According to many prominent theorists of democracy, citizens must be able to “formulate and signify preferences” to participate as ‘political equals’ for democracy to work (Dahl 1971). However, a gender gap in political knowledge and opinions exists across the Global South, especially in rural areas. In this paper, we study the relationship between rural women’s socioeconomic empowerment (household decision-making ability and mobility to leave the village) and political knowledge and opinions amongst rural women in Mali, a West African country with strong traditional gender norms. To reduce well-known difficulties of gaining access to rural women and reducing bystanders effects, we use simultaneous co-gender interviews of one man and one woman per household and a modified Audio-Self-Administered Questionnaire for illiterate populations. Further to reduce “satisficed” opinions, we elicit opinion justifications and measure “justified opinions.” Consistent with predictions, we find that women’s empowerment is positively associated with rural women’s political knowledge and opinions. We close by examining opinions towards one controversial policy area with redistributive consequences for men and women—the Family Code, which regulates rights of men and women in marriage, inheritance, and the family. More empowered women are more likely to support pro-woman changes.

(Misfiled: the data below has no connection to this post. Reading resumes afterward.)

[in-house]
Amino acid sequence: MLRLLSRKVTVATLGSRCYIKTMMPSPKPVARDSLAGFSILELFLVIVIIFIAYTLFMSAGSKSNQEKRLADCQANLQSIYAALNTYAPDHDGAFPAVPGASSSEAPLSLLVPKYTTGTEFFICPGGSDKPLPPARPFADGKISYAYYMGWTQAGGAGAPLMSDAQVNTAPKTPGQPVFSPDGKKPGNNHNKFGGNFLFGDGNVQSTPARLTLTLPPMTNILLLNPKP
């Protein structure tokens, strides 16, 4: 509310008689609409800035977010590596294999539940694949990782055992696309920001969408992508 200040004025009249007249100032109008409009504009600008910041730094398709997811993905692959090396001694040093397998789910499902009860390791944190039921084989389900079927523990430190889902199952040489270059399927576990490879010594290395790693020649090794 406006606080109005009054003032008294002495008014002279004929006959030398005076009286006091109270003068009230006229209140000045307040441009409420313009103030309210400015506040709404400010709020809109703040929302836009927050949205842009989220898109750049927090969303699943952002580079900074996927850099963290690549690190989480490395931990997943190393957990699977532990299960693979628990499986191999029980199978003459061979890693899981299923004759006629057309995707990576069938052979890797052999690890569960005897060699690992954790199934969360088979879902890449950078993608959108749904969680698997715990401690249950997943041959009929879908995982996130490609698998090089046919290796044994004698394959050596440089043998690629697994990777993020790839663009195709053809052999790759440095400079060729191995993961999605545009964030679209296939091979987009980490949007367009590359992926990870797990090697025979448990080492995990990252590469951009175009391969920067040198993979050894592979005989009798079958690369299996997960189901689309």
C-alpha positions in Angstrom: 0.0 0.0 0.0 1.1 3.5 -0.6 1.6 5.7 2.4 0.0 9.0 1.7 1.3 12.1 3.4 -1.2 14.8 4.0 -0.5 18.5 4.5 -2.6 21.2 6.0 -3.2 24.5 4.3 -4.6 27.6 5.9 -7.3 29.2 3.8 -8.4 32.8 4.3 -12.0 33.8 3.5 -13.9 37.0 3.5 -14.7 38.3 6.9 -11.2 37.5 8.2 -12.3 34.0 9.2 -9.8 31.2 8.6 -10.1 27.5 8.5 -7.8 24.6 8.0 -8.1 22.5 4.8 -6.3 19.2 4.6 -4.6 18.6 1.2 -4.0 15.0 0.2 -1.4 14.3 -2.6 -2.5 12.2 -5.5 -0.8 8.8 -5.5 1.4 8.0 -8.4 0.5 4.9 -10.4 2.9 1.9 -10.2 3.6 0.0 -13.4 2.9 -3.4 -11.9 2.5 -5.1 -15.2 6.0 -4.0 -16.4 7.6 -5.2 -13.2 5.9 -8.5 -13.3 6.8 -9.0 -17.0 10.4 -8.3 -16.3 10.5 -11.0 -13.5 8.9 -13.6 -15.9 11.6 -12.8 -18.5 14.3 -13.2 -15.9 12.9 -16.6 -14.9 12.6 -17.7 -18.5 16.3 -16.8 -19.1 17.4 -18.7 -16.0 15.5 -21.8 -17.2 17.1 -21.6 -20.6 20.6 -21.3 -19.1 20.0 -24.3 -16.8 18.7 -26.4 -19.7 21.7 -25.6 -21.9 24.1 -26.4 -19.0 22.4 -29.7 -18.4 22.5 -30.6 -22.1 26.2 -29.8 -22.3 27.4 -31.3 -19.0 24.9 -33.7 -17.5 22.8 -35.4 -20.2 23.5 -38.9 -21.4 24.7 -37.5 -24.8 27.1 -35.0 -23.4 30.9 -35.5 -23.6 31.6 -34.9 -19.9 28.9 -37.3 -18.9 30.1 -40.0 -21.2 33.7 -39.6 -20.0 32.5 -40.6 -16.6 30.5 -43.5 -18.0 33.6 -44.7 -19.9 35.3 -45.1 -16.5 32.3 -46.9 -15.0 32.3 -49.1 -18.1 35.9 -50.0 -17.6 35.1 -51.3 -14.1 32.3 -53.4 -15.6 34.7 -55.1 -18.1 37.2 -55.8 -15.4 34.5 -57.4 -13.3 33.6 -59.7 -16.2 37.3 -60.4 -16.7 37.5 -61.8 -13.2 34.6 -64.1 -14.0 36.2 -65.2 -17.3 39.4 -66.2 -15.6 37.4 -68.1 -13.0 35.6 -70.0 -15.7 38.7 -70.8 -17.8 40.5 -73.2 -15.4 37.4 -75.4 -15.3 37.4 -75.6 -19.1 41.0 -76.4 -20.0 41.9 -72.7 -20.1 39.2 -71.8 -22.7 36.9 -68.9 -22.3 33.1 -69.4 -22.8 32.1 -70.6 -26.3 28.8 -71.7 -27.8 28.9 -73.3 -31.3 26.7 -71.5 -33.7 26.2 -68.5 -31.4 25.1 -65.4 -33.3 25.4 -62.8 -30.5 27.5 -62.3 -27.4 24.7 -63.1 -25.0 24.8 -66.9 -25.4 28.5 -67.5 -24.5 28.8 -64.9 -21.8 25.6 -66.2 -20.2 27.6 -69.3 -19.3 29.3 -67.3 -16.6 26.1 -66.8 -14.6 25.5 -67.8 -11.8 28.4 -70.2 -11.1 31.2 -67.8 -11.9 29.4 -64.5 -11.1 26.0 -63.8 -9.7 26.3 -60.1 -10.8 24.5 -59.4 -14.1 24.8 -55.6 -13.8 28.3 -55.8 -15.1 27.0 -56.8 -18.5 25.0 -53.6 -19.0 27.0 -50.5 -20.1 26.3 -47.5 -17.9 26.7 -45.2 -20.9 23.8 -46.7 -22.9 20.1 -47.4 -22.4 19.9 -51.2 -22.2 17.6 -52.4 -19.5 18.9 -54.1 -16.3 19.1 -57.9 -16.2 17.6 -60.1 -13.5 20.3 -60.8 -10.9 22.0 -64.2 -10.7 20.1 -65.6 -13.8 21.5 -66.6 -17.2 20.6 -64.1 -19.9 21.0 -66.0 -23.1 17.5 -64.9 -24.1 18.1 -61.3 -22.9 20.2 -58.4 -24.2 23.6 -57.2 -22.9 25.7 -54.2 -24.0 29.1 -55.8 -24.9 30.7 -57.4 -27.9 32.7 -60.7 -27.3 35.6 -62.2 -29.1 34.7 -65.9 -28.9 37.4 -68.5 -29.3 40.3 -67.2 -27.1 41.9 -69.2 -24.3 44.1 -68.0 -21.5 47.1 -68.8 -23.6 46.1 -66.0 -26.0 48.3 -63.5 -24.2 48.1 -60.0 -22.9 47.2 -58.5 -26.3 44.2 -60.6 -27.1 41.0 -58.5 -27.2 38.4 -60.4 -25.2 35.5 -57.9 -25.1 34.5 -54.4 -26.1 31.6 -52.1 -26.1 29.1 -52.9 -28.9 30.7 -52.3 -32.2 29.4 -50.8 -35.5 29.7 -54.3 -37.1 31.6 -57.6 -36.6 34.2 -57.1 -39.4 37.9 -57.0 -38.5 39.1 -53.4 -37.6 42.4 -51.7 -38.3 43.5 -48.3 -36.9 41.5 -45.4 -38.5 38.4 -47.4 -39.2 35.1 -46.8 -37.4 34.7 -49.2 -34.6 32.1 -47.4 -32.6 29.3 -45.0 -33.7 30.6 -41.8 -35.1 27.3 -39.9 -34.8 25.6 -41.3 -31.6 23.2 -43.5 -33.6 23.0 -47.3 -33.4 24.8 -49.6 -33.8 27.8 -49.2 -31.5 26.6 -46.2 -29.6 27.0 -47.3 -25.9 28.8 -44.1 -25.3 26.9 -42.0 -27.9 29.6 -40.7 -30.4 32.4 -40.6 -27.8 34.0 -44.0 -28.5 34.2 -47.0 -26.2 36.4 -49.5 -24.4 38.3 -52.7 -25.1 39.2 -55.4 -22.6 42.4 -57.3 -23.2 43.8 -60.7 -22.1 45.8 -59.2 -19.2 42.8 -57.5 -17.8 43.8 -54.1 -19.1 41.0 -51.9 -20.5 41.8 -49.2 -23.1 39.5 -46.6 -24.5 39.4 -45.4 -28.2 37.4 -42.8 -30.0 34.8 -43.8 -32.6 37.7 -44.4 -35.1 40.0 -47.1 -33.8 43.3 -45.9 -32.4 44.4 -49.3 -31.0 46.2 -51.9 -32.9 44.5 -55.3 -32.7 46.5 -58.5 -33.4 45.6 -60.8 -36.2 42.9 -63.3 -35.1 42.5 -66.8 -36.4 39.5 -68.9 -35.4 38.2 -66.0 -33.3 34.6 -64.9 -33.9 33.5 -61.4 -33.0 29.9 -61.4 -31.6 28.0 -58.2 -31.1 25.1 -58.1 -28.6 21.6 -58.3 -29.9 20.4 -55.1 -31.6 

Projects Underway 

  • Islam, Christianity, and Attitudes Towards Women: Evidence from Mixed-Religion Countries in sub-Saharan Africa. 2017. Kellogg Working Paper Series #418. Paper with Keith R. Weghorst